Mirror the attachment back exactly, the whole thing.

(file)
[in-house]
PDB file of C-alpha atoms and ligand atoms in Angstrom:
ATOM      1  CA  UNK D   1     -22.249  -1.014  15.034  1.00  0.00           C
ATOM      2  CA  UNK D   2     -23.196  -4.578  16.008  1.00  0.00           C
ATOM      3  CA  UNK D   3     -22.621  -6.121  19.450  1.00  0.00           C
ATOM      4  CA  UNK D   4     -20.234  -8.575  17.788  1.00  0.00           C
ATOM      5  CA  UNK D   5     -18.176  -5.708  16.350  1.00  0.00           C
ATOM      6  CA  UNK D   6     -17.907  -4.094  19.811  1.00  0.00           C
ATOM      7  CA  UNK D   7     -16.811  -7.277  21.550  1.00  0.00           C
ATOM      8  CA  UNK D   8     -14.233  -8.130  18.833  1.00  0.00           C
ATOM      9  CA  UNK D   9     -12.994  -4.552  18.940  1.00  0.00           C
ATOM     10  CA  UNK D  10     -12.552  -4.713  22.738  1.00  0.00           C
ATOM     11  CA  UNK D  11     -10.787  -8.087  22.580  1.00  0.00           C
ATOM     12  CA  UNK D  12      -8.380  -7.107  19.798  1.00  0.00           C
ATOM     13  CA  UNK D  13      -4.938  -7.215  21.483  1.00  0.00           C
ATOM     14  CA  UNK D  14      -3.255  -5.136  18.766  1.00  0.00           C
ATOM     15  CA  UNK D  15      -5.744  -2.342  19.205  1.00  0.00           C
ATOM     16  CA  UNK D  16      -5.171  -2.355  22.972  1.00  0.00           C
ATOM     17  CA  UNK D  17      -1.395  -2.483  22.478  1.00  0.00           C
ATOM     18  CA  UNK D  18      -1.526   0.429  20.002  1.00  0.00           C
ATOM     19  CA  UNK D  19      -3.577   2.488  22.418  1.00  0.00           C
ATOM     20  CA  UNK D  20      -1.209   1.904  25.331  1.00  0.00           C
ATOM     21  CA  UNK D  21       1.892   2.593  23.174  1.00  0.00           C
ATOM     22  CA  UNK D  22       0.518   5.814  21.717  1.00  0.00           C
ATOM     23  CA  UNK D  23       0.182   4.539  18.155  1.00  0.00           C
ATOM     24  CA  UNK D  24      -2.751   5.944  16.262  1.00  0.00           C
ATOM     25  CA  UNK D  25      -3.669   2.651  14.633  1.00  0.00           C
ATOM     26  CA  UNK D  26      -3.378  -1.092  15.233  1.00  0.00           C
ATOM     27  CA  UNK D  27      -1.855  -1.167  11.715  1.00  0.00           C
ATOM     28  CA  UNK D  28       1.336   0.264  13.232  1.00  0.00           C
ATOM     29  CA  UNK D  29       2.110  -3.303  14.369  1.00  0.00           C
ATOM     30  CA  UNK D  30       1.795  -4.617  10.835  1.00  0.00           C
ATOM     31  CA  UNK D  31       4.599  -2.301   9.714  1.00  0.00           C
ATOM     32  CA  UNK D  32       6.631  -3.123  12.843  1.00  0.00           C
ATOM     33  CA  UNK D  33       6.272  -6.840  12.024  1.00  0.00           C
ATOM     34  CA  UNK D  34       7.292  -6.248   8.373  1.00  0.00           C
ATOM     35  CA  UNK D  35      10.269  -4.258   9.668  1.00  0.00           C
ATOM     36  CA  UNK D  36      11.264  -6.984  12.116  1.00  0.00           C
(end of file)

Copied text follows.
[in-house]
PDB file of C-alpha atoms and ligand atoms in Angstrom:
ATOM      1  CA  UNK D   1     -22.249  -1.014  15.034  1.00  0.00           C
ATOM      2  CA  UNK D   2     -23.196  -4.578  16.008  1.00  0.00           C
ATOM      3  CA  UNK D   3     -22.621  -6.121  19.450  1.00  0.00           C
ATOM      4  CA  UNK D   4     -20.234  -8.575  17.788  1.00  0.00           C
ATOM      5  CA  UNK D   5     -18.176  -5.708  16.350  1.00  0.00           C
ATOM      6  CA  UNK D   6     -17.907  -4.094  19.811  1.00  0.00           C
ATOM      7  CA  UNK D   7     -16.811  -7.277  21.550  1.00  0.00           C
ATOM      8  CA  UNK D   8     -14.233  -8.130  18.833  1.00  0.00           C
ATOM      9  CA  UNK D   9     -12.994  -4.552  18.940  1.00  0.00           C
ATOM     10  CA  UNK D  10     -12.552  -4.713  22.738  1.00  0.00           C
ATOM     11  CA  UNK D  11     -10.787  -8.087  22.580  1.00  0.00           C
ATOM     12  CA  UNK D  12      -8.380  -7.107  19.798  1.00  0.00           C
ATOM     13  CA  UNK D  13      -4.938  -7.215  21.483  1.00  0.00           C
ATOM     14  CA  UNK D  14      -3.255  -5.136  18.766  1.00  0.00           C
ATOM     15  CA  UNK D  15      -5.744  -2.342  19.205  1.00  0.00           C
ATOM     16  CA  UNK D  16      -5.171  -2.355  22.972  1.00  0.00           C
ATOM     17  CA  UNK D  17      -1.395  -2.483  22.478  1.00  0.00           C
ATOM     18  CA  UNK D  18      -1.526   0.429  20.002  1.00  0.00           C
ATOM     19  CA  UNK D  19      -3.577   2.488  22.418  1.00  0.00           C
ATOM     20  CA  UNK D  20      -1.209   1.904  25.331  1.00  0.00           C
ATOM     21  CA  UNK D  21       1.892   2.593  23.174  1.00  0.00           C
ATOM     22  CA  UNK D  22       0.518   5.814  21.717  1.00  0.00           C
ATOM     23  CA  UNK D  23       0.182   4.539  18.155  1.00  0.00           C
ATOM     24  CA  UNK D  24      -2.751   5.944  16.262  1.00  0.00           C
ATOM     25  CA  UNK D  25      -3.669   2.651  14.633  1.00  0.00           C
ATOM     26  CA  UNK D  26      -3.378  -1.092  15.233  1.00  0.00           C
ATOM     27  CA  UNK D  27      -1.855  -1.167  11.715  1.00  0.00           C
ATOM     28  CA  UNK D  28       1.336   0.264  13.232  1.00  0.00           C
ATOM     29  CA  UNK D  29       2.110  -3.303  14.369  1.00  0.00           C
ATOM     30  CA  UNK D  30       1.795  -4.617  10.835  1.00  0.00           C
ATOM     31  CA  UNK D  31       4.599  -2.301   9.714  1.00  0.00           C
ATOM     32  CA  UNK D  32       6.631  -3.123  12.843  1.00  0.00           C
ATOM     33  CA  UNK D  33       6.272  -6.840  12.024  1.00  0.00           C
ATOM     34  CA  UNK D  34       7.292  -6.248   8.373  1.00  0.00           C
ATOM     35  CA  UNK D  35      10.269  -4.258   9.668  1.00  0.00           C
ATOM     36  CA  UNK D  36      11.264  -6.984  12.116  1.00  0.00           C